That the friendship which is now established between the United States and the Maha tribe should not be interrupted by the misconduct of individuals, it is hereby agreed, that, for injuries done by individuals, no private revenge or retaliation shall take place, but instead thereof, complaints shall be made by the party injured, to the superintendent or agent of Indian affairs, or other person appointed by the President; and it shall be the duty of said Chiefs, upon complaint being made as aforesaid, to deliver up the person or persons against whom the complaint is made, to the end that he or they may be punished agreeably to the laws of the United States. And, in like manner, if any robbery, violence, or murder, shall be committed on any Indian or Indians belonging to said tribe, the person or persons so offending shall be tried, and if found guilty shall be punished in like manner as if the injury had been done to a white man. And it is agreed, that the Chiefs of said Maha tribe shall, to the utmost of their power, exert themselves to recover horses or other property, which may be stolen or taken from any citizen or citizens of the United States, by any individual or individuals of said tribe; and the property so recovered shall be forthwith delivered to the agents or other person authorized to receive it, that it may be restored to the proper owner. And the United States hereby guarranty to any Indian or Indians of said tribe, a full indemnification for any horses or other property which may be stolen from them by any of their citizens: Provided, That the property stolen cannot be recovered, and that sufficient proof is produced that it was actually stolen by a citizen of the United States. And the said Maha tribe engage, on the requisition or demand of the President of the United States, or of the agents, to deliver up any white man resident among them.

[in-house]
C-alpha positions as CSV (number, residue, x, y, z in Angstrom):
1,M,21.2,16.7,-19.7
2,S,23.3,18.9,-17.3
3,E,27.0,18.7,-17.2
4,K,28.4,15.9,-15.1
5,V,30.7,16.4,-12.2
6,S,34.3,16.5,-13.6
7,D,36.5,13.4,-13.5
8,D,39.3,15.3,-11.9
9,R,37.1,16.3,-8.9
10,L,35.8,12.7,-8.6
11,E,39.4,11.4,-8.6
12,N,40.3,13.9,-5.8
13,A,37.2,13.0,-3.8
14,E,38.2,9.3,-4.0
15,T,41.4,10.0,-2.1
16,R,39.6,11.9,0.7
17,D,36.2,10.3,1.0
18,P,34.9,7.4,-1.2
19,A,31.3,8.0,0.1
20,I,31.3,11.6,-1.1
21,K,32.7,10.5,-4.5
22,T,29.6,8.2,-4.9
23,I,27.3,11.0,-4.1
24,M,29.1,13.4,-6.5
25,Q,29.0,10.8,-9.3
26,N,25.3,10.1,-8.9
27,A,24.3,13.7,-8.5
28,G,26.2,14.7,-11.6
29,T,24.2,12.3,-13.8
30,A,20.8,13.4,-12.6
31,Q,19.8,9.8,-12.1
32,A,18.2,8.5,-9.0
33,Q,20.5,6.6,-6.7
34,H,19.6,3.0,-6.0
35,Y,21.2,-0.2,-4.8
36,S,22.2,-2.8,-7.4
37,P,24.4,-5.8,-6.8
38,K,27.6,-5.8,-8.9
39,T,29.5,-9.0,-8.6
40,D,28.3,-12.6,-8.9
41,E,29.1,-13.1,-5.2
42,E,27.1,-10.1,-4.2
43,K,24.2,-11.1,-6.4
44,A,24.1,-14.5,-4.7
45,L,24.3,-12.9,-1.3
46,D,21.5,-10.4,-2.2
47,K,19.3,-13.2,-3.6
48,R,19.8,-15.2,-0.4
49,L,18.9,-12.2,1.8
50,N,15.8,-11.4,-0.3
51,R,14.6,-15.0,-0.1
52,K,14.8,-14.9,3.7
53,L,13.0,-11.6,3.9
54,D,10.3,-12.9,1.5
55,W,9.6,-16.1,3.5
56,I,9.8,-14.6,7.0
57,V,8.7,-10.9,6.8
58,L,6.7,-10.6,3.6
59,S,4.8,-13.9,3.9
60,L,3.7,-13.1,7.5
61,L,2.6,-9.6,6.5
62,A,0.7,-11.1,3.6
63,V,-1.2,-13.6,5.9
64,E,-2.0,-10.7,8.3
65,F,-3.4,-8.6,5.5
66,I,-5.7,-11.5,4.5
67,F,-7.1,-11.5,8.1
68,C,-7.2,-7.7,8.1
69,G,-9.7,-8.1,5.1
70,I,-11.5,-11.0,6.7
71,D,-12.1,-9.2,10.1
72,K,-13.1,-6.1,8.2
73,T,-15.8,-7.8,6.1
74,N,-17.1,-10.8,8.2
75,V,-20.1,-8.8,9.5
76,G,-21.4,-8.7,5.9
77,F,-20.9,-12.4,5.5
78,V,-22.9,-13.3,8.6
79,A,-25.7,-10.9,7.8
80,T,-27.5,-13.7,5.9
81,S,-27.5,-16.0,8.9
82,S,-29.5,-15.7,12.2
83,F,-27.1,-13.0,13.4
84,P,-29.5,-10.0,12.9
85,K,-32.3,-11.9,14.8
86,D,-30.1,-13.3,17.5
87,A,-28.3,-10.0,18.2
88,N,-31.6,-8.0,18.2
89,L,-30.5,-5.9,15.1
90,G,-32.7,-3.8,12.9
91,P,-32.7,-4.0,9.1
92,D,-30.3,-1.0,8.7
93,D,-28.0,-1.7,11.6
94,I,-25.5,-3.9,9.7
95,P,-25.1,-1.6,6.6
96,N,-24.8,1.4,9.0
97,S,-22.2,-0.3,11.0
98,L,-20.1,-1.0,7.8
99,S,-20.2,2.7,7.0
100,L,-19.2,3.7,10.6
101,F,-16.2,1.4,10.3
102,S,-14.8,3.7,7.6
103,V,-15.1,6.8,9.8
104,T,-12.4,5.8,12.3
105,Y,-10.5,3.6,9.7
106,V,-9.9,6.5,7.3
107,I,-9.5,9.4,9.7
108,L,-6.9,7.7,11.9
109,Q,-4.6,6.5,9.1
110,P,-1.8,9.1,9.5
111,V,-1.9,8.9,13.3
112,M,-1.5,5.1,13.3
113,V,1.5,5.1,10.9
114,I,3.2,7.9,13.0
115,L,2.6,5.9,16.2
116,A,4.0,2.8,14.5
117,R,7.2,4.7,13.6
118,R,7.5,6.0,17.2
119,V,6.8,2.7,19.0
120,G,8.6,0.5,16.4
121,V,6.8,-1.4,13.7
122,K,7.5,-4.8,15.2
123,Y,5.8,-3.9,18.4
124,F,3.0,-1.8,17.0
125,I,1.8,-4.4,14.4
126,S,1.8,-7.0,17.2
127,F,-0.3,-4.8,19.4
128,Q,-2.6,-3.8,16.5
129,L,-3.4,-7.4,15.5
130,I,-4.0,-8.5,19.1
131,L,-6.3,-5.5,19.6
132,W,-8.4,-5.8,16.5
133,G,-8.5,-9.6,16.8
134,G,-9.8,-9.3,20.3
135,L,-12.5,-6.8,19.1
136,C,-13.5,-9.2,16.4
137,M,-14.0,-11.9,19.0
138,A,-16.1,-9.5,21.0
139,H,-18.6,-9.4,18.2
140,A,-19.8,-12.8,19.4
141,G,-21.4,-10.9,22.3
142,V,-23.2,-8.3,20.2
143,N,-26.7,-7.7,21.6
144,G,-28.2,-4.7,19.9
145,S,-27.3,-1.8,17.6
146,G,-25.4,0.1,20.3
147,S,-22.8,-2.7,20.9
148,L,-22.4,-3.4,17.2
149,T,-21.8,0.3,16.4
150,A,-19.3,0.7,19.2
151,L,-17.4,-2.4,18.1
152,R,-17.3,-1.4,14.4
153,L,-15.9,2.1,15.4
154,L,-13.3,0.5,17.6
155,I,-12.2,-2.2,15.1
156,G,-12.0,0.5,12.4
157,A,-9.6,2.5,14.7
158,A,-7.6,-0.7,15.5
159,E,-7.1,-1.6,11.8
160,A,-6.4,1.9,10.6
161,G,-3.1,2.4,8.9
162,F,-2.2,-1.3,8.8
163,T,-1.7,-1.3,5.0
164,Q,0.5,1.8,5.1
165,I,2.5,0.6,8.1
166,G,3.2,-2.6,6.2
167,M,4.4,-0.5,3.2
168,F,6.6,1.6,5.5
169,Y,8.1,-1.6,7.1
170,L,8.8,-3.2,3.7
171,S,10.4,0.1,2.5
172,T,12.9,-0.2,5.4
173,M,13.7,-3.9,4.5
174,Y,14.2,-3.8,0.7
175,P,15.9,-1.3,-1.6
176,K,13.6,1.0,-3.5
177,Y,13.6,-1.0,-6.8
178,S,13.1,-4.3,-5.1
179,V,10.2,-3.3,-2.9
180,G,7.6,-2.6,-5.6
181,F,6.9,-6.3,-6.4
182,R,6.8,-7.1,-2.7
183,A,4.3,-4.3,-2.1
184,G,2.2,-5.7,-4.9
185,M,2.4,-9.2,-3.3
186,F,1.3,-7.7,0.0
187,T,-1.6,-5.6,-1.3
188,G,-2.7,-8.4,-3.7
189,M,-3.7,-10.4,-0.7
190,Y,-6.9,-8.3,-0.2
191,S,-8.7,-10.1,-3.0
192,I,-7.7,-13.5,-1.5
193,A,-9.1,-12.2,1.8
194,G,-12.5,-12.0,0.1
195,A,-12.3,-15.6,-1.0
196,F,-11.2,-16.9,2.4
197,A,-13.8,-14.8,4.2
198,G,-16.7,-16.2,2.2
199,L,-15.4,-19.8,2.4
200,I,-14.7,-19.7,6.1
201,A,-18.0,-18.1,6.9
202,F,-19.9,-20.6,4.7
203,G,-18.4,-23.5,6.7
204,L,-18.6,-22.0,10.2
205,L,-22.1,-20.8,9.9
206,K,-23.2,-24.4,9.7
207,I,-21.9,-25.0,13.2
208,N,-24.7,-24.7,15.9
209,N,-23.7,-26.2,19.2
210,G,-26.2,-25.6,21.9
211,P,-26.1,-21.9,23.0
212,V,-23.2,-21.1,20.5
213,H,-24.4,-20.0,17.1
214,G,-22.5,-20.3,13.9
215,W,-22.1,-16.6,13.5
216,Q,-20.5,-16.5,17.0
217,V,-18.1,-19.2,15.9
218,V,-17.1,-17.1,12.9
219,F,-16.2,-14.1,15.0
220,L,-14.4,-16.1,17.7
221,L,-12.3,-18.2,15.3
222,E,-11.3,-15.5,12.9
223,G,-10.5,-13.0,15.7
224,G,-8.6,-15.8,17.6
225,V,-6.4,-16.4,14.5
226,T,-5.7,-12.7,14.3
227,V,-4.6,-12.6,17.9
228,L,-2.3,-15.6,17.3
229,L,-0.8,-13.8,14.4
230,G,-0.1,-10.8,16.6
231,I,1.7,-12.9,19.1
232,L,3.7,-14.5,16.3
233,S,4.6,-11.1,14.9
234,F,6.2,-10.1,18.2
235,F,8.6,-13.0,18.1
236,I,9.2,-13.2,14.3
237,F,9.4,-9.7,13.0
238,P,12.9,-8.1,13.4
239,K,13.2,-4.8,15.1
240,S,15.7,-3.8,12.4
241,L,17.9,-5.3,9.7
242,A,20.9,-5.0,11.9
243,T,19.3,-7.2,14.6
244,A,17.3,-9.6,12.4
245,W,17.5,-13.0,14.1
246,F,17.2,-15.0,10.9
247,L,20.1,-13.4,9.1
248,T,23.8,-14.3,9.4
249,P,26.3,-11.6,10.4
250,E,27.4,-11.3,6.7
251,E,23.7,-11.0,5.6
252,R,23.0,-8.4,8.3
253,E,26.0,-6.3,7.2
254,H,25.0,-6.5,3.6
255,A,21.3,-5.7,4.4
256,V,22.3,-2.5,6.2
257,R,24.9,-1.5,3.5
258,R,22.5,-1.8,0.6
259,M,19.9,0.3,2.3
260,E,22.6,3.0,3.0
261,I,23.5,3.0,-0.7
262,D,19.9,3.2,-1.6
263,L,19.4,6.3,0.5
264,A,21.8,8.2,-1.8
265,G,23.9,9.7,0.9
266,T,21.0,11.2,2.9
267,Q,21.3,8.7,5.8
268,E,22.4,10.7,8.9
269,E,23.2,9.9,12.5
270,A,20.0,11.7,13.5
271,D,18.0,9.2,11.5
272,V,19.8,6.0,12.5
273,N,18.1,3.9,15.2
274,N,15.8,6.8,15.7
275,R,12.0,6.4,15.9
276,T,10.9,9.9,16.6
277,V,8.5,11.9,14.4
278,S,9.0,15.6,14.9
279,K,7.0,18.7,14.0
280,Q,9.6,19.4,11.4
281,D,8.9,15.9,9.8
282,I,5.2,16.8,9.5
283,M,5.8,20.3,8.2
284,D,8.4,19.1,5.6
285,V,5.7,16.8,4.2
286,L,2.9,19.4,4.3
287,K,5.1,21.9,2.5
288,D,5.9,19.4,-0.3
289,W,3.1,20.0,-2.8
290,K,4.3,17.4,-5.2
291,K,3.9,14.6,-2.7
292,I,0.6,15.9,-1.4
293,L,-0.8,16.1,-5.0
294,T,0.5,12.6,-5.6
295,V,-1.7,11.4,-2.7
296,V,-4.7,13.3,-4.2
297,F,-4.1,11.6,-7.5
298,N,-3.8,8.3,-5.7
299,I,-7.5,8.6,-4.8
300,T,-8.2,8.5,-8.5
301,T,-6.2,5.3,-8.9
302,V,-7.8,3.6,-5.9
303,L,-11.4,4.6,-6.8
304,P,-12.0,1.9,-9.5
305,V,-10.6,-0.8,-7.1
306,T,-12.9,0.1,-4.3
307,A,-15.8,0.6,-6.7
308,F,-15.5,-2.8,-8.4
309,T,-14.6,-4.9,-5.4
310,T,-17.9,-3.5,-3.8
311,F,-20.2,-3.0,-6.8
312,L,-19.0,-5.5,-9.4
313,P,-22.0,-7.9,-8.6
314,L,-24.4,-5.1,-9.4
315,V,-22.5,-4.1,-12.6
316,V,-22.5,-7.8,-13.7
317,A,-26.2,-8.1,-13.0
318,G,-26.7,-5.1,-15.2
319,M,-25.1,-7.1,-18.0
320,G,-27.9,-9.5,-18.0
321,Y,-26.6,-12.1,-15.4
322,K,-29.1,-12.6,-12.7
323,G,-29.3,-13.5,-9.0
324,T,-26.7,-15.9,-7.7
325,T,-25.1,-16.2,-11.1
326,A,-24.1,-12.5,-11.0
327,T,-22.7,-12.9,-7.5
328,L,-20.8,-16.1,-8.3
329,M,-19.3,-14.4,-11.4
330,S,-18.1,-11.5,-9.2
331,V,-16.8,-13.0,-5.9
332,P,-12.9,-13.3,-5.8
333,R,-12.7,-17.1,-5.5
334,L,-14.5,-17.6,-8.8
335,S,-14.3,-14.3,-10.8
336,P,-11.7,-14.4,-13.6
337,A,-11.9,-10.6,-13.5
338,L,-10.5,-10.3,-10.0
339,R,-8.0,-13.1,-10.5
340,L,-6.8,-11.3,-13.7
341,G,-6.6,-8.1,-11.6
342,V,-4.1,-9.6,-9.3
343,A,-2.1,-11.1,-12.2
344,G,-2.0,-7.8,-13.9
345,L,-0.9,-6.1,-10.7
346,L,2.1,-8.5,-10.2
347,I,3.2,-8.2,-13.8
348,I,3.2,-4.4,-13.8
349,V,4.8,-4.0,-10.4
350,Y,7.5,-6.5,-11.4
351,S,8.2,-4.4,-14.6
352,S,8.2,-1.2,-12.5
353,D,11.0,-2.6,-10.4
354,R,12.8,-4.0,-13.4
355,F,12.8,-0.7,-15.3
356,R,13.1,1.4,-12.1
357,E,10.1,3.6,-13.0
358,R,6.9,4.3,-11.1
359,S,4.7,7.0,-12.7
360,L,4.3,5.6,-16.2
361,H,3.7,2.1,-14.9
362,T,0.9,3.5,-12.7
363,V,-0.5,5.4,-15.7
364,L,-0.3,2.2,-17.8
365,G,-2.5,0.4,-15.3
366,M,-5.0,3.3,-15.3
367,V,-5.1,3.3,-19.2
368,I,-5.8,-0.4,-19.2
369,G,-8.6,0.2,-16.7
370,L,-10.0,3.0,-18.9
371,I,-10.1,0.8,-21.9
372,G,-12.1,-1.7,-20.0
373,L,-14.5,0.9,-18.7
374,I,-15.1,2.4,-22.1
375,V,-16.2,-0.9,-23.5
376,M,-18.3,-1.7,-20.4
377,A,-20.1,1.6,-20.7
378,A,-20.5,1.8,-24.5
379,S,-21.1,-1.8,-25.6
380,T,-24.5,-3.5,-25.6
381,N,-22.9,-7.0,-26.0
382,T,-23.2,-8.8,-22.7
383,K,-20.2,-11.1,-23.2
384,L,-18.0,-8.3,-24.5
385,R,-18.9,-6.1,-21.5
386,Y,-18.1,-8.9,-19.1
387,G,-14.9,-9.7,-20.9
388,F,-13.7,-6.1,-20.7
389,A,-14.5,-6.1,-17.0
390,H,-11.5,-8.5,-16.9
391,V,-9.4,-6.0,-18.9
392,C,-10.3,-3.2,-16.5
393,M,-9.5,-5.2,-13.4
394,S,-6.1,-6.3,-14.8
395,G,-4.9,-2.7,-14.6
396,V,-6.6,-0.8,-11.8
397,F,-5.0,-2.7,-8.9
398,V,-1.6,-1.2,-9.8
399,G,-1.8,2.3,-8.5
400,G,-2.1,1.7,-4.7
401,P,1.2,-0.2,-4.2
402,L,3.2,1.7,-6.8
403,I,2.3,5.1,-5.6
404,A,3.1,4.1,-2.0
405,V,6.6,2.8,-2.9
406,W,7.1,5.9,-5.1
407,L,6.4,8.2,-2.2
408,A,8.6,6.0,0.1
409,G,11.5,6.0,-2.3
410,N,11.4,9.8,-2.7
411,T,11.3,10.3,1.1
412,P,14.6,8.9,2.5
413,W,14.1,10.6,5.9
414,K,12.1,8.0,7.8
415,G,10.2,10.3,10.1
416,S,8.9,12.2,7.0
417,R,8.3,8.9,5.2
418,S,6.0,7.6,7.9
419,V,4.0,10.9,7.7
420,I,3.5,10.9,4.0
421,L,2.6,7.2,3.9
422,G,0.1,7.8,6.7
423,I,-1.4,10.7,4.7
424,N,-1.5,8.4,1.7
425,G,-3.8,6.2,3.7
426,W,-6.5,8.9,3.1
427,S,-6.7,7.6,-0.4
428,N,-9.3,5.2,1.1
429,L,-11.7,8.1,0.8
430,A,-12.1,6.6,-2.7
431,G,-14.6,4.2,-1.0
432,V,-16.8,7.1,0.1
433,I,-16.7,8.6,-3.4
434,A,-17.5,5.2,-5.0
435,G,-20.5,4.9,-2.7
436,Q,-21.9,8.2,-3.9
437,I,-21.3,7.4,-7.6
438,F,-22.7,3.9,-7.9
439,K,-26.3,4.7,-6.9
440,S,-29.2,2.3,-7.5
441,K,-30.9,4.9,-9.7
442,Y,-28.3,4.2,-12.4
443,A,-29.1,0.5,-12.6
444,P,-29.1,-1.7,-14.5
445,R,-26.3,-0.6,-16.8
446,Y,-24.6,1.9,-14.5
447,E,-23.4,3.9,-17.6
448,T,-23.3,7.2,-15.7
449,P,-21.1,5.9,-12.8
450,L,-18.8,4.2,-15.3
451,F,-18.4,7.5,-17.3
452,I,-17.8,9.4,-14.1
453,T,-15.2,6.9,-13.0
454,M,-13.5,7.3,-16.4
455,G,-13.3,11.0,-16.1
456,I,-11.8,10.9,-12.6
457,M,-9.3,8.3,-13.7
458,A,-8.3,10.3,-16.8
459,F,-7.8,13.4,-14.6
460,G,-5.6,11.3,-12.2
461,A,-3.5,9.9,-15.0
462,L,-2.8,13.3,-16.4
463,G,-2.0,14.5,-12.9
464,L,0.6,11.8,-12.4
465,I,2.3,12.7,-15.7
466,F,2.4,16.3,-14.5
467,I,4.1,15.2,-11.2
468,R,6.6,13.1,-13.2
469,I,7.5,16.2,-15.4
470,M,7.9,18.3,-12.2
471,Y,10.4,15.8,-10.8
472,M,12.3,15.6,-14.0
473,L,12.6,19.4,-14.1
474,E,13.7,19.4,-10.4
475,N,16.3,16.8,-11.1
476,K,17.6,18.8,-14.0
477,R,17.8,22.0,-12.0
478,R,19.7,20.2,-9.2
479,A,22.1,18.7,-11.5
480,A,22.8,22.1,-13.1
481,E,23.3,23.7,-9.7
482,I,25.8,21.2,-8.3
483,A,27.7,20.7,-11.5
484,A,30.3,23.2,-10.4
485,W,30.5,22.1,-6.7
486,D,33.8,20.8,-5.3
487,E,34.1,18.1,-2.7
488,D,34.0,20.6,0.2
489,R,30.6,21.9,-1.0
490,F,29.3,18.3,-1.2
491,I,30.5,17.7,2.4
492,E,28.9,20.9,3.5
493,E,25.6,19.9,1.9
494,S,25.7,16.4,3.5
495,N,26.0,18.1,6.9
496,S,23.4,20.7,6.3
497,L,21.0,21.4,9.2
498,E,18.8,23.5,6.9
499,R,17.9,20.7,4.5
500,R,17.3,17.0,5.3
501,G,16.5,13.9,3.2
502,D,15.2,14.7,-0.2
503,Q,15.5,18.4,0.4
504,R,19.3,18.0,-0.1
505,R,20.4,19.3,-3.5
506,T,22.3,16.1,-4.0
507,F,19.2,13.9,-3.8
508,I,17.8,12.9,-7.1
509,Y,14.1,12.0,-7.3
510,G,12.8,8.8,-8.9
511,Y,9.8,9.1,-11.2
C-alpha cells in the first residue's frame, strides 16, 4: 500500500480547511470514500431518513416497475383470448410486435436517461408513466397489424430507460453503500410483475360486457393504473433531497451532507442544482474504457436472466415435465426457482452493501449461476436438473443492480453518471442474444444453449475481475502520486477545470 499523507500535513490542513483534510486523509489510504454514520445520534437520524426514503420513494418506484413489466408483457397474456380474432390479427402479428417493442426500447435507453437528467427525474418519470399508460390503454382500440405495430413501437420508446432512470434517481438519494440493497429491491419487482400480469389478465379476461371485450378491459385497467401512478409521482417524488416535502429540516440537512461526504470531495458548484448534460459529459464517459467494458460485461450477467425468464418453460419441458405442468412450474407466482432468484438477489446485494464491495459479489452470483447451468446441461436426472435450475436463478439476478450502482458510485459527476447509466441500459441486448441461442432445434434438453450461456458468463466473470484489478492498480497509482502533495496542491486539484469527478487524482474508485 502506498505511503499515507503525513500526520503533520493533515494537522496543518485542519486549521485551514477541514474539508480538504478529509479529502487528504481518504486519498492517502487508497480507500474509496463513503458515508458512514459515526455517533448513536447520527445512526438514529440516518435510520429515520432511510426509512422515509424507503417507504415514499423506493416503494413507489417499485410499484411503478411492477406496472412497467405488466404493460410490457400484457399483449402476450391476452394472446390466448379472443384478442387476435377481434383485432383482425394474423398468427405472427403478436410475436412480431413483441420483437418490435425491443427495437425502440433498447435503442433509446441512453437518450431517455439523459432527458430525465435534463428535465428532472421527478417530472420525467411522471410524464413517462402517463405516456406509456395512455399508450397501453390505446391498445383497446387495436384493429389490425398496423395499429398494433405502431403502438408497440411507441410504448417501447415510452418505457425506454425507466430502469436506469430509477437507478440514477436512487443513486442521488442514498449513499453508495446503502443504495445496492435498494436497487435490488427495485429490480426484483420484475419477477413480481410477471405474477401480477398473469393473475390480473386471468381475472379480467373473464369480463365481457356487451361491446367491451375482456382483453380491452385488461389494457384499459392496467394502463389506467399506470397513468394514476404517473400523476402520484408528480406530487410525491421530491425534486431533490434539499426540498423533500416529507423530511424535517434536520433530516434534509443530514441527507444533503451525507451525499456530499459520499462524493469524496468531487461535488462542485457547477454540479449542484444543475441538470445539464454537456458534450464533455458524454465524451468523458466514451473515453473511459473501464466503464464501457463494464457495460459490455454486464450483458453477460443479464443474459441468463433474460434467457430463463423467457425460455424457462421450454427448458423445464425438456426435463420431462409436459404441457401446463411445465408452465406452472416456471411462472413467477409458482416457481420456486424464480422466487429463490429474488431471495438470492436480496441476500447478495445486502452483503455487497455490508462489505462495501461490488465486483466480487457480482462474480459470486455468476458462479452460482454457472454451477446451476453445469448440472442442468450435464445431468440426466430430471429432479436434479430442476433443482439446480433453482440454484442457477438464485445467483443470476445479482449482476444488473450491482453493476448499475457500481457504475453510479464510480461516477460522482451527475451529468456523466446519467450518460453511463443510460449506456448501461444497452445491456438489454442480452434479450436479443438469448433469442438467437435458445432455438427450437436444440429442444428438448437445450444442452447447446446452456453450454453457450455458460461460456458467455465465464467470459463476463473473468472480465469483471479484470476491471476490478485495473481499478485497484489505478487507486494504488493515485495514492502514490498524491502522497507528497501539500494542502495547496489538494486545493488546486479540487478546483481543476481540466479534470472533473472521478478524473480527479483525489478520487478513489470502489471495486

And the Chiefs and Warriors, as aforesaid, promise and engage, that their tribe will never, by sale, exchange, or as presents, supply any nation, tribe, or band of Indians, not in amity with the United States, with guns, ammunition, or other implements of war.
Done at fort Atkinson, Council Bluffs, this 6th day of October, A. D. 1825, and of the independence of the United States the fiftieth.
In testimony whereof, the said commissioners, Henry Atkinson and Benjamin O'Fallon, and the chiefs, head men, and warriors of the Maha tribe, have hereunto set their hands, and affixed their seals.
H. Atkinson, brigadier-general U. S. Army, [L. S.]
Benj. O'Fallon, U. S. agent Indian affairs, [L. S.]
Opa-ton-ga, the big elk, his x mark, [L. S.]
Oho-shin-ga, the man that cooks little in a small kettle, his x mark, [L. S.]
Wash-ca-ma-nee, the fast walker, his x mark, [L. S.]
Shon-gis-cah, the white horse, his x mark, [L. S.]
We-du-gue-noh, the deliberator, his x mark, [L. S.]
Wa-shing-ga-sabba, the black bird, his x mark, [L. S.]
Ta-noh-ga, the buffalo bull, his x mark, [L. S.]
Esh-sta-ra-ba,—, his x mark, [L. S.]
Ta-reet-tee, the side of a buffalo, his x mark, [L. S.]
Sa-da-ma-ne, he that arrives, his x mark, [L. S.]
Mo-pe-ma-nee, the walking cloud, his x mark, [L. S.]
Momee-shee, he who lays on the arrows from the number that pierce him, his x mark, [L. S.]
Ma-sha-ke-ta, the soldier, his x mark, [L. S.]
Te-sha-va-gran, the door of the lodge, his x mark, [L. S.]
In the presence of—
A. L. Langham, secretary to the commission,
A. R. Wooley, lieutenant-colonel U. S. Army,
J. Gantt, captain Sixth Infantry,
John Gale, surgeon U. S. Army,
George C. Hutter, lieutenant Sixth Infantry,
M. W. Batman, lieutenant Sixth Infantry,
G. H. Kennerly, U. S. S. Indian agent,
Michael Burdeau, his x mark, interpreter,